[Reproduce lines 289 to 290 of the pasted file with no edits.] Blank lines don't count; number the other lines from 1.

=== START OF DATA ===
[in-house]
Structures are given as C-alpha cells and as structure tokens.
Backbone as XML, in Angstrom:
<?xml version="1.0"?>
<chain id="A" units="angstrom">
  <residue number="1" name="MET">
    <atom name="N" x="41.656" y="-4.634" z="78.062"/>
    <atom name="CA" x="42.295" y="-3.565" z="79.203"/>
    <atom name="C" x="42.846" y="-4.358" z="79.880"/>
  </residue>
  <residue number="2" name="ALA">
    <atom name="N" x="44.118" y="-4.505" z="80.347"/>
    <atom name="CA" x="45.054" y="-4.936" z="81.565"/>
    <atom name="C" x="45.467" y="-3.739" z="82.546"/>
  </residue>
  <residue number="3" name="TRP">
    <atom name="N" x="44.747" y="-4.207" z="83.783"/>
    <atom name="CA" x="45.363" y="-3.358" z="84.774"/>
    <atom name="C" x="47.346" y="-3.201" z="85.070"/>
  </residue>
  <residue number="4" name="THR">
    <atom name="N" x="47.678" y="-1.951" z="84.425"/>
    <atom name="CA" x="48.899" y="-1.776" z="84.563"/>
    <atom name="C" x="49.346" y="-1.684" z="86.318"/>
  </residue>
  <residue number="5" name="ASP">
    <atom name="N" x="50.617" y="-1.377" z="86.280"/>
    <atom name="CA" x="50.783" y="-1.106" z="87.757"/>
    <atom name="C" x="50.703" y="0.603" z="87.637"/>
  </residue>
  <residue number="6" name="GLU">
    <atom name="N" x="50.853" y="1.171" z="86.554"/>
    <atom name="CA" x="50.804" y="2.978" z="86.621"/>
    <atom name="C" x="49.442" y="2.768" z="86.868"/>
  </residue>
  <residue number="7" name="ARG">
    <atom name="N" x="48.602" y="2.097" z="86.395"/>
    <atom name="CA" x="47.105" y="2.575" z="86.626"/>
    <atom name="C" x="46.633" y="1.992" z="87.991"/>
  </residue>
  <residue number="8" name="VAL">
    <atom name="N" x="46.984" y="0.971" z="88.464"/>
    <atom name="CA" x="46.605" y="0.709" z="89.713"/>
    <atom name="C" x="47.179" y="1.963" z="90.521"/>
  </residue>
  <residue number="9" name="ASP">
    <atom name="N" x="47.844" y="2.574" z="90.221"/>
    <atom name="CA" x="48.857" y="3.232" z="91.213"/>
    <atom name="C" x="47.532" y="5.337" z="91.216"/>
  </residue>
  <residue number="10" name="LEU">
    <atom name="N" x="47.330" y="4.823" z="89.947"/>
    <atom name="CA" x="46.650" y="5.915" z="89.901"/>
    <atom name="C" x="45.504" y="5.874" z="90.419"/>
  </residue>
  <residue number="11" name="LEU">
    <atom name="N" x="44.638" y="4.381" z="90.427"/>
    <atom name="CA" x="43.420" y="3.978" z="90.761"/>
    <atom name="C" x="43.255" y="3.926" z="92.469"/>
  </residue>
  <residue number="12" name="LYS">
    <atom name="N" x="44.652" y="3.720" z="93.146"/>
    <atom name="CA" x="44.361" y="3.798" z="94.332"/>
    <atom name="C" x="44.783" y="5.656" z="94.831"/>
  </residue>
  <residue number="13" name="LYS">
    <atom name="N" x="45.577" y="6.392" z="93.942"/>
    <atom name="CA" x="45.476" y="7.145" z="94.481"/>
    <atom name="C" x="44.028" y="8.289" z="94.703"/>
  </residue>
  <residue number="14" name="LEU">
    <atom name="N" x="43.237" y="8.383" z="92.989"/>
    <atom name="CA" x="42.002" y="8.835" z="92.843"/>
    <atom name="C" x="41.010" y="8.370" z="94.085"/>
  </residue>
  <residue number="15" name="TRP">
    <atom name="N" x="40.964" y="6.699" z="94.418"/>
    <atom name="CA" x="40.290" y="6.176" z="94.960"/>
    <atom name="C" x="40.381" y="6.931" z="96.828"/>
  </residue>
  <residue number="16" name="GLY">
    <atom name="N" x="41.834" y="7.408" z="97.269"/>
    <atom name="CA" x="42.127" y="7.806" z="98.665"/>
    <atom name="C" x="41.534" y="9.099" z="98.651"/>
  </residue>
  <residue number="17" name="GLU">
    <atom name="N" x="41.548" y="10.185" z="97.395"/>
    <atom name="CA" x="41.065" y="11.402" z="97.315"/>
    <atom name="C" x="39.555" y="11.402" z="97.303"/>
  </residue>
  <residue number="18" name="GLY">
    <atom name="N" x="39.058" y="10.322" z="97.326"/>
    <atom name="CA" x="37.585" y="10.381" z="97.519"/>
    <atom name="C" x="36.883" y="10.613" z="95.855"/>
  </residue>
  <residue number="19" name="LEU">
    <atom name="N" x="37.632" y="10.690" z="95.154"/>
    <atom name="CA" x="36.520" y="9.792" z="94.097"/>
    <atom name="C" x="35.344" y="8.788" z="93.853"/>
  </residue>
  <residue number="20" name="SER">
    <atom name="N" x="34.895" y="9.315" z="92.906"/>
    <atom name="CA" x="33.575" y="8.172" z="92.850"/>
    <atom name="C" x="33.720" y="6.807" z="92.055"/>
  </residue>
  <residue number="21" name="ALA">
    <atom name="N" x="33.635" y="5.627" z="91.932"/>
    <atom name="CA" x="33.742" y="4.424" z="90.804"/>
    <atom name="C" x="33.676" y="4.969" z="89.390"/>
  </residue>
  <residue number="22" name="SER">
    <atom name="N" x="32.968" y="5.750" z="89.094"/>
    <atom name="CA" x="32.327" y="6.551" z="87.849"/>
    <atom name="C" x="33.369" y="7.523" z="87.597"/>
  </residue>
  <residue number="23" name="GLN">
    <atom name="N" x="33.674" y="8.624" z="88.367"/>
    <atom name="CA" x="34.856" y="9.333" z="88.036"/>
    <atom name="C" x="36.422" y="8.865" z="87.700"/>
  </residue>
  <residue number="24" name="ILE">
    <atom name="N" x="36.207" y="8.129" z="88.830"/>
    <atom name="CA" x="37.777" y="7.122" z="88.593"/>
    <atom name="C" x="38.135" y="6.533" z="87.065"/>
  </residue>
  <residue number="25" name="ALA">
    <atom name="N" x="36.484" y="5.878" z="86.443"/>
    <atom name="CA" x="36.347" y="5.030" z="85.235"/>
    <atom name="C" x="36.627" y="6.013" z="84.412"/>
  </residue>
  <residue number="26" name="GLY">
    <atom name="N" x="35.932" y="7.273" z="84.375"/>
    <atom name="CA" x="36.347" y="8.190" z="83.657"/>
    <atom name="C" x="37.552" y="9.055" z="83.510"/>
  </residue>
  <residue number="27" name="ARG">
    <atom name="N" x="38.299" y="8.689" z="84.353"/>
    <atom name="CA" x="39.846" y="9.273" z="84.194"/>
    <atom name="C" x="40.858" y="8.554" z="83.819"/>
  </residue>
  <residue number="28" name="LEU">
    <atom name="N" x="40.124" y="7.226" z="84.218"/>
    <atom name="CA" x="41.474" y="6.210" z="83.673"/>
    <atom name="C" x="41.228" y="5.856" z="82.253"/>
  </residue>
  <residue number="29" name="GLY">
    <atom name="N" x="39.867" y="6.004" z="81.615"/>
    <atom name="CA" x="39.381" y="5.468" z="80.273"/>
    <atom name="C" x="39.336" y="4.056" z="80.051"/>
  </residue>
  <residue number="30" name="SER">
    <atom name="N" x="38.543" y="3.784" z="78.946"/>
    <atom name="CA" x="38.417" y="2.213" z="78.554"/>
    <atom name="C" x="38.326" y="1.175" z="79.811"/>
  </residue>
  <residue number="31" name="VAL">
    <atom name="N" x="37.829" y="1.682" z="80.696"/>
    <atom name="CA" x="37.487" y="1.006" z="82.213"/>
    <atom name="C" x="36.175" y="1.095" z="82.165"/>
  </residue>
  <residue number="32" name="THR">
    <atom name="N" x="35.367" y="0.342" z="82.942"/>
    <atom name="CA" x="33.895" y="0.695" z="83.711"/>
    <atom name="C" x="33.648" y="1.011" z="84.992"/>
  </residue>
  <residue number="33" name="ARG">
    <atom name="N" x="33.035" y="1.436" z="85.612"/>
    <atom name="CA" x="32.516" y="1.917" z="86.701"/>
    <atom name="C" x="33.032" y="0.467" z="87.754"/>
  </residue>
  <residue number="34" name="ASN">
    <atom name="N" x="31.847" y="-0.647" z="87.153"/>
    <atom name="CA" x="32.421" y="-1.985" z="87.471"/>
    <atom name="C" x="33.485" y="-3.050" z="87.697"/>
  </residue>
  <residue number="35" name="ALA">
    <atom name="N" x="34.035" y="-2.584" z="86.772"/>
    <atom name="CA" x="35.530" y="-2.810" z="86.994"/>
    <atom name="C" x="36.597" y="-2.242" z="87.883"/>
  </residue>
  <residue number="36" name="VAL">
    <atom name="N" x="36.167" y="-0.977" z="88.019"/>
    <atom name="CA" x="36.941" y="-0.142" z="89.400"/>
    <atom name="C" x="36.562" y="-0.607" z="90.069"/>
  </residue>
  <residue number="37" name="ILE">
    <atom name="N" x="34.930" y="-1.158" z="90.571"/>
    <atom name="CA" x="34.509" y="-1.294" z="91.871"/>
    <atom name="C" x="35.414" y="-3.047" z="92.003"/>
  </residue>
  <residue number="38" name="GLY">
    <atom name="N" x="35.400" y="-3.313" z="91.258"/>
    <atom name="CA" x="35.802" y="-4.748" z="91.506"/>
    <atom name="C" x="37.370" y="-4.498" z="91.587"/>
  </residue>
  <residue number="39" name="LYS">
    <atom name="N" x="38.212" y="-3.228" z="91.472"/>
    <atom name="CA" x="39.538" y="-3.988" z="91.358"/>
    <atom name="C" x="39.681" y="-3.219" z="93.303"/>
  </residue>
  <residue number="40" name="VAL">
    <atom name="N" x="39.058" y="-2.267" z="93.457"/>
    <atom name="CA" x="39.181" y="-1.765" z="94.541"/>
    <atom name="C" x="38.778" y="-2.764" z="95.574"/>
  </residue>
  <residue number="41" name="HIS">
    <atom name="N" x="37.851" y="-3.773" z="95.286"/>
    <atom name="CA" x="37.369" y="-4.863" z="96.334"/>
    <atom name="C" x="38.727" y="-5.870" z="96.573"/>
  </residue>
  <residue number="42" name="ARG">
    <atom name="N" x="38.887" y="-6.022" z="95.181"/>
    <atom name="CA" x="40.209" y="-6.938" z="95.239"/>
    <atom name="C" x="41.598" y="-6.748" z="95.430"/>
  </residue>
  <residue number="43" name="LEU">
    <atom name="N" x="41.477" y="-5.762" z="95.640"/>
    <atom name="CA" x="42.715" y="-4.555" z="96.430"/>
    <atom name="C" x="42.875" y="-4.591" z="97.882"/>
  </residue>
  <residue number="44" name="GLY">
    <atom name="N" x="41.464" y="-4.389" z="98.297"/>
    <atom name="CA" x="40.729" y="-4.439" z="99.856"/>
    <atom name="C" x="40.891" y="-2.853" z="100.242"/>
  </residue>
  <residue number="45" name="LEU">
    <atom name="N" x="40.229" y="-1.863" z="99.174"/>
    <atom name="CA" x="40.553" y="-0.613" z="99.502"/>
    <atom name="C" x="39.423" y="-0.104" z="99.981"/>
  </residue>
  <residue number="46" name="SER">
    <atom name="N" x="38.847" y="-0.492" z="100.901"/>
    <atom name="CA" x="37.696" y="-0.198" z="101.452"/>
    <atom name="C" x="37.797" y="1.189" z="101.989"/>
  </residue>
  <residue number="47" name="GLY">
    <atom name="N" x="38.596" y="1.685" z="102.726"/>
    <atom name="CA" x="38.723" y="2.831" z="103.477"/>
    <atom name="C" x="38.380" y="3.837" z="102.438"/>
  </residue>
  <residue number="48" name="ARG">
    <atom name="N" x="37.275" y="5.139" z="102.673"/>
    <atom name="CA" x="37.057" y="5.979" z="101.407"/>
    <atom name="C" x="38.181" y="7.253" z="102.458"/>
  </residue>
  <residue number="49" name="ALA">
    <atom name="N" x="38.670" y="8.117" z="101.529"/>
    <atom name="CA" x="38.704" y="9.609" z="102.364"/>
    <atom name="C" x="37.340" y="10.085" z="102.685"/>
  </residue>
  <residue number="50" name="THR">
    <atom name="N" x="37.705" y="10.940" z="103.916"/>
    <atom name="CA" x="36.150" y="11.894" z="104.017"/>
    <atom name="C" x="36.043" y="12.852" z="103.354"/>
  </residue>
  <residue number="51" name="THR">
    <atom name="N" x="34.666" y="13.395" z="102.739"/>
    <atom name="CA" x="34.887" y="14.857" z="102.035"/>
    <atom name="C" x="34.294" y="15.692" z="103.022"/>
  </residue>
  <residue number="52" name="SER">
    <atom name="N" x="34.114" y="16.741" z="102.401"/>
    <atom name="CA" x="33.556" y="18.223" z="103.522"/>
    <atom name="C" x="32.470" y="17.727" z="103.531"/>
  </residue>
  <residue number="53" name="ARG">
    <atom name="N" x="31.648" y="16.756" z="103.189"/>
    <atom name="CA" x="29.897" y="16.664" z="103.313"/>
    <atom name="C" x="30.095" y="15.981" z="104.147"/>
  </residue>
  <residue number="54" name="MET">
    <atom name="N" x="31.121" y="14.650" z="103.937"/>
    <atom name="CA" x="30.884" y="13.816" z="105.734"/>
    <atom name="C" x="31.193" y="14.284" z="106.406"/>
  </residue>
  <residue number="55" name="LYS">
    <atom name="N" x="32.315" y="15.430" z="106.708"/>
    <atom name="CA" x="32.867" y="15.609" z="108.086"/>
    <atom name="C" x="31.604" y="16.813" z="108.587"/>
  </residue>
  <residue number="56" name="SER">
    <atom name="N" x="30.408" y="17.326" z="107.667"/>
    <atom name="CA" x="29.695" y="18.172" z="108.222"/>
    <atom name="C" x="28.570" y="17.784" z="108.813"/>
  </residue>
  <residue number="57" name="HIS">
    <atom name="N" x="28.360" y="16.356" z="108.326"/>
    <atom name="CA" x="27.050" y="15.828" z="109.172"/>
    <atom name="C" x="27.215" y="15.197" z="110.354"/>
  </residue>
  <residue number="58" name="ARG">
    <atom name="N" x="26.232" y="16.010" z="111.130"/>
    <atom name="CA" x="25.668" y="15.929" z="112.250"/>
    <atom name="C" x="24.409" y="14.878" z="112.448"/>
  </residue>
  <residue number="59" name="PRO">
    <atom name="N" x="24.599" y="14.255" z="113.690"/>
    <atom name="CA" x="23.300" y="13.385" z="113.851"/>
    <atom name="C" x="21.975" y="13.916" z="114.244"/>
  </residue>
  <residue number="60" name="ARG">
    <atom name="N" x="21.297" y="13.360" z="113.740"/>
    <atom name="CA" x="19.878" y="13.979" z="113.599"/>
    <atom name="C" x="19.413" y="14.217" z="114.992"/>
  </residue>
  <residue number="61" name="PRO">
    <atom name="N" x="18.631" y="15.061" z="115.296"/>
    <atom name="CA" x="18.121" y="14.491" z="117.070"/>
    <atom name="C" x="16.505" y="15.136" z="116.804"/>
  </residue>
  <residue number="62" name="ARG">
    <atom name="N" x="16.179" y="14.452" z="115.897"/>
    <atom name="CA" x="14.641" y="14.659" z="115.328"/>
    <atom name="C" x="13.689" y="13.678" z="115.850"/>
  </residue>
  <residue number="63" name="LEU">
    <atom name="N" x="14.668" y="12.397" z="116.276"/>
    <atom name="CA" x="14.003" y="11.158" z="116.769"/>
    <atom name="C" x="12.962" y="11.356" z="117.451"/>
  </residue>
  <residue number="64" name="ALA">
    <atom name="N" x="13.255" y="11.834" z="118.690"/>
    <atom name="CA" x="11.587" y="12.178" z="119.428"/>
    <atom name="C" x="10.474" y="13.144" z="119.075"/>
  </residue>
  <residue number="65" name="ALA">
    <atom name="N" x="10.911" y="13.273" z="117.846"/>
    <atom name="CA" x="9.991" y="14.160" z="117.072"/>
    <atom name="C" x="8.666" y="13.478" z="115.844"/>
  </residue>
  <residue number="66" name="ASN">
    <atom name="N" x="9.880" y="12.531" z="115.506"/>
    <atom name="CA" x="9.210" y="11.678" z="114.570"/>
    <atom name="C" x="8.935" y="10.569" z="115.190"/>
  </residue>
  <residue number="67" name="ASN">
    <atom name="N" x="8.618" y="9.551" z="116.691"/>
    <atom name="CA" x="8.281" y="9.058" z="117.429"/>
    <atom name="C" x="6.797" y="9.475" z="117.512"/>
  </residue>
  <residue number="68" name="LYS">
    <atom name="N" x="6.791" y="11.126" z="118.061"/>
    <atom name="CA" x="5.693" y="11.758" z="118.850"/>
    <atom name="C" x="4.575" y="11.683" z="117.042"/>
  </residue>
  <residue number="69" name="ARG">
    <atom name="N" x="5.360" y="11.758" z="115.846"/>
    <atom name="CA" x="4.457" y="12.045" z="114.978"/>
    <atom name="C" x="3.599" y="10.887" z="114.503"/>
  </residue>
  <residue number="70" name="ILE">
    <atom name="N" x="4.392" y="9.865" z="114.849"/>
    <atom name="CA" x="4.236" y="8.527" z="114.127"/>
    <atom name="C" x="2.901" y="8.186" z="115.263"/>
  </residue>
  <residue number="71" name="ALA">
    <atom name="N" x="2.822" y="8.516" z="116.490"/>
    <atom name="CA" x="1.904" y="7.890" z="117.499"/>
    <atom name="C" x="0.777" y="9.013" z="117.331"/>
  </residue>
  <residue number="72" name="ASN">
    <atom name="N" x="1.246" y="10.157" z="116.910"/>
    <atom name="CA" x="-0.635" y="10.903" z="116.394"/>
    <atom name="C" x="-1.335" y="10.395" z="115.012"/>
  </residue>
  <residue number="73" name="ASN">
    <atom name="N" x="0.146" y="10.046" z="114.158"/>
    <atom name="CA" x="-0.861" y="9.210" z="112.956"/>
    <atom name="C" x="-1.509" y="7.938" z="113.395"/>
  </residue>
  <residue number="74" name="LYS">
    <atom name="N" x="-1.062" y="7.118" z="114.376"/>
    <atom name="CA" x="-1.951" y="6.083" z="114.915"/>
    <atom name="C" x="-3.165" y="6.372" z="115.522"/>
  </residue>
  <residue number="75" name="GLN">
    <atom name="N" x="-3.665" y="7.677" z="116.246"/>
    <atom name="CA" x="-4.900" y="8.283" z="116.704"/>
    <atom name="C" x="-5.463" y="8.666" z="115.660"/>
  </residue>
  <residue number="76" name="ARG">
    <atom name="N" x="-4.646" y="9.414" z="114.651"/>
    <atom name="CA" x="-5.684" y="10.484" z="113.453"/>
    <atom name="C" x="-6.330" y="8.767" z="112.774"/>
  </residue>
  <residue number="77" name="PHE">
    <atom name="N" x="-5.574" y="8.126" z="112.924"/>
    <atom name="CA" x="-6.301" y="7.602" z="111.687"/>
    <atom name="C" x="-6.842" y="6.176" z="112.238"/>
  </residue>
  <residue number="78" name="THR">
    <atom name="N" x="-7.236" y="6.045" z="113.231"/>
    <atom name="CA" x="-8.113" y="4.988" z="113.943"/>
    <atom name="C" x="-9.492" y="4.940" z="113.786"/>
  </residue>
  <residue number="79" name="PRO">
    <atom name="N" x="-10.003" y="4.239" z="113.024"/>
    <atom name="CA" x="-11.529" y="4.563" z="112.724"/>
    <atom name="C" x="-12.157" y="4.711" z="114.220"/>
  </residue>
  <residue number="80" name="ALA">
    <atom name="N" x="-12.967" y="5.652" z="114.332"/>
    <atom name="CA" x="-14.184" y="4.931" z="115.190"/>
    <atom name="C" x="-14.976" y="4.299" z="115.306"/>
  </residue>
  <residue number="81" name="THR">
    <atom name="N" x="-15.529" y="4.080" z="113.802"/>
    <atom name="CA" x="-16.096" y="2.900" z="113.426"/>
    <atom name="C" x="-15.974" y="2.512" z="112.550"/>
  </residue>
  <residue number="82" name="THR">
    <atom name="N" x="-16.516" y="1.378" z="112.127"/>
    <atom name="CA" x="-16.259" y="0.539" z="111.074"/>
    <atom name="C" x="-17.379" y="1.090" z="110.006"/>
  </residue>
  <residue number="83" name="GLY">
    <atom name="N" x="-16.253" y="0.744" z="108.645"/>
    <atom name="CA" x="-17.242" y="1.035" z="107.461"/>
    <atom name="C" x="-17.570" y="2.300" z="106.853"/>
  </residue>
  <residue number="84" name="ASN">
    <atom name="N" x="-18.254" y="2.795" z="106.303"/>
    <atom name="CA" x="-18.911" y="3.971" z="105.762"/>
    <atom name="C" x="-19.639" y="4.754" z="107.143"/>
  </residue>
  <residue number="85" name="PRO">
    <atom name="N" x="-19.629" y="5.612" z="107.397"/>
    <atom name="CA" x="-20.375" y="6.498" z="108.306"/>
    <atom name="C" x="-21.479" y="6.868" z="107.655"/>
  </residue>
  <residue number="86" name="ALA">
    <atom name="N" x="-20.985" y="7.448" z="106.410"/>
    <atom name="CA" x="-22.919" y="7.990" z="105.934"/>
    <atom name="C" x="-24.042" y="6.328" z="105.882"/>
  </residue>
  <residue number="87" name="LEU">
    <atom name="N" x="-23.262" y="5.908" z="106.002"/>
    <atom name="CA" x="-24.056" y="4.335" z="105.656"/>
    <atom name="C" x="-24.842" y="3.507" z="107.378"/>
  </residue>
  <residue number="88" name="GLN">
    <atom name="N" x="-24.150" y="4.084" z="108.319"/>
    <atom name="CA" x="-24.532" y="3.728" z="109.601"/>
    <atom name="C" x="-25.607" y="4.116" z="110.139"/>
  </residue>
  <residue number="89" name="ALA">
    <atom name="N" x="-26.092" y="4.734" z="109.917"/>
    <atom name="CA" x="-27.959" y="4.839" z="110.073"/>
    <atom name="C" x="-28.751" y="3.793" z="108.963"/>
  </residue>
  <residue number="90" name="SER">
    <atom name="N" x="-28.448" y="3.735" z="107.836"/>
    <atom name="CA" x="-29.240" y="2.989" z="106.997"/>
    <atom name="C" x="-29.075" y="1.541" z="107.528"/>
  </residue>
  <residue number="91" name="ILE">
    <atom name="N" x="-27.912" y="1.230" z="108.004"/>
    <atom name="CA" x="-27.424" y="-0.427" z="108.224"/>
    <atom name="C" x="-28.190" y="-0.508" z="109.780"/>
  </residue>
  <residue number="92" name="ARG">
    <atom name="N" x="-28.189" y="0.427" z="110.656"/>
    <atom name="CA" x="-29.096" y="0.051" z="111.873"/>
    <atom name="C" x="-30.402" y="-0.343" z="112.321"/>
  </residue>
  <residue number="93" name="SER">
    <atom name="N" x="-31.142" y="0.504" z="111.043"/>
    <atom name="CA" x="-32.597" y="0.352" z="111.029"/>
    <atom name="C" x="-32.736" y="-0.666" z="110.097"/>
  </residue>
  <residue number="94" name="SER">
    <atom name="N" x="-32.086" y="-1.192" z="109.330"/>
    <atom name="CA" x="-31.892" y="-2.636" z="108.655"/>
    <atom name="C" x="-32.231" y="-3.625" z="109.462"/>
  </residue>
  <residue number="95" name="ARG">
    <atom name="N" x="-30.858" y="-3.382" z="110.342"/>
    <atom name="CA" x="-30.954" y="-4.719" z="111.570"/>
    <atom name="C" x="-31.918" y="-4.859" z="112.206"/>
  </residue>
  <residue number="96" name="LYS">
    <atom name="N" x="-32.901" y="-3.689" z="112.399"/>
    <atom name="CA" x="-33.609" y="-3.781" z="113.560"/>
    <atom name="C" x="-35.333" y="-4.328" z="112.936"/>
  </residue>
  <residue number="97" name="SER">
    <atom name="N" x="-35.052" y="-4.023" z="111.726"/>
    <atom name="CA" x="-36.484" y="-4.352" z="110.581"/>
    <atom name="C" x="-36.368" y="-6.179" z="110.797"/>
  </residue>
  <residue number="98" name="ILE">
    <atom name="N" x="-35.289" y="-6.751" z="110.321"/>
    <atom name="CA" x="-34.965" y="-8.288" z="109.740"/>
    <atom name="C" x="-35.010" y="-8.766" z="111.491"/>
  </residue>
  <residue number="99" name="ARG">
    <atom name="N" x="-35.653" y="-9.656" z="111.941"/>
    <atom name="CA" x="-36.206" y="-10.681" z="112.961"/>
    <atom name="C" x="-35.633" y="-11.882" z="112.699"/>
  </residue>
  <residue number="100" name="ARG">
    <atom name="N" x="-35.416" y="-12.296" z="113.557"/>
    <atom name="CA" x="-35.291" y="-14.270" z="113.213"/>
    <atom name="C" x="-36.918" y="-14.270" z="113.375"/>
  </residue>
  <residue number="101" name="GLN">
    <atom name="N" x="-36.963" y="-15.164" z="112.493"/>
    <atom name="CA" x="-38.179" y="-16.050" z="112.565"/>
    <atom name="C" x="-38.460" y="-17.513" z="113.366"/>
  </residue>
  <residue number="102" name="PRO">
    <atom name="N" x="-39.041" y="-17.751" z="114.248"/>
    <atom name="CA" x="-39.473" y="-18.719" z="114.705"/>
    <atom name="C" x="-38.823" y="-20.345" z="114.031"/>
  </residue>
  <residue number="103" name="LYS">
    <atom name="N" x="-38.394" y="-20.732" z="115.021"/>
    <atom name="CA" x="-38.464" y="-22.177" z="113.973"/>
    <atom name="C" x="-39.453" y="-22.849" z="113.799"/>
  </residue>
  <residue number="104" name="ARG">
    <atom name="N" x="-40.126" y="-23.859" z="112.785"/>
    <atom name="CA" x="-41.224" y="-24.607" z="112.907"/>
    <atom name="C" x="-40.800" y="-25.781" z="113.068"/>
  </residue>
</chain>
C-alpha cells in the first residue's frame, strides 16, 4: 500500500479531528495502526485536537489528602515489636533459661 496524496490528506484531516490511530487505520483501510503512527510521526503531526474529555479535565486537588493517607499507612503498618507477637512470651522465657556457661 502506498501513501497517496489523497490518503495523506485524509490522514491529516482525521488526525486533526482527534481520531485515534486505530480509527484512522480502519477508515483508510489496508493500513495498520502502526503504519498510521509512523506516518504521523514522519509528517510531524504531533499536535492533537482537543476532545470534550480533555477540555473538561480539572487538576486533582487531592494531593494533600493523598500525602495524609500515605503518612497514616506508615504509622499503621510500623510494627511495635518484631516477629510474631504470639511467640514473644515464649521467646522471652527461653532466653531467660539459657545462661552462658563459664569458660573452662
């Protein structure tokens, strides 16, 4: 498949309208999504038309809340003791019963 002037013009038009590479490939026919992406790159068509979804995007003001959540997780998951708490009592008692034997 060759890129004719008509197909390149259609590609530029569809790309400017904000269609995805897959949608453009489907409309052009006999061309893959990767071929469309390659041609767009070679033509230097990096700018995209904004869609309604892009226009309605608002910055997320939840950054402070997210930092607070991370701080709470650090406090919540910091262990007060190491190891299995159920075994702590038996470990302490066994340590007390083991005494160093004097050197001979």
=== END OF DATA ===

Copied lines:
    <atom name="C" x="27.215" y="15.197" z="110.354"/>
  </residue>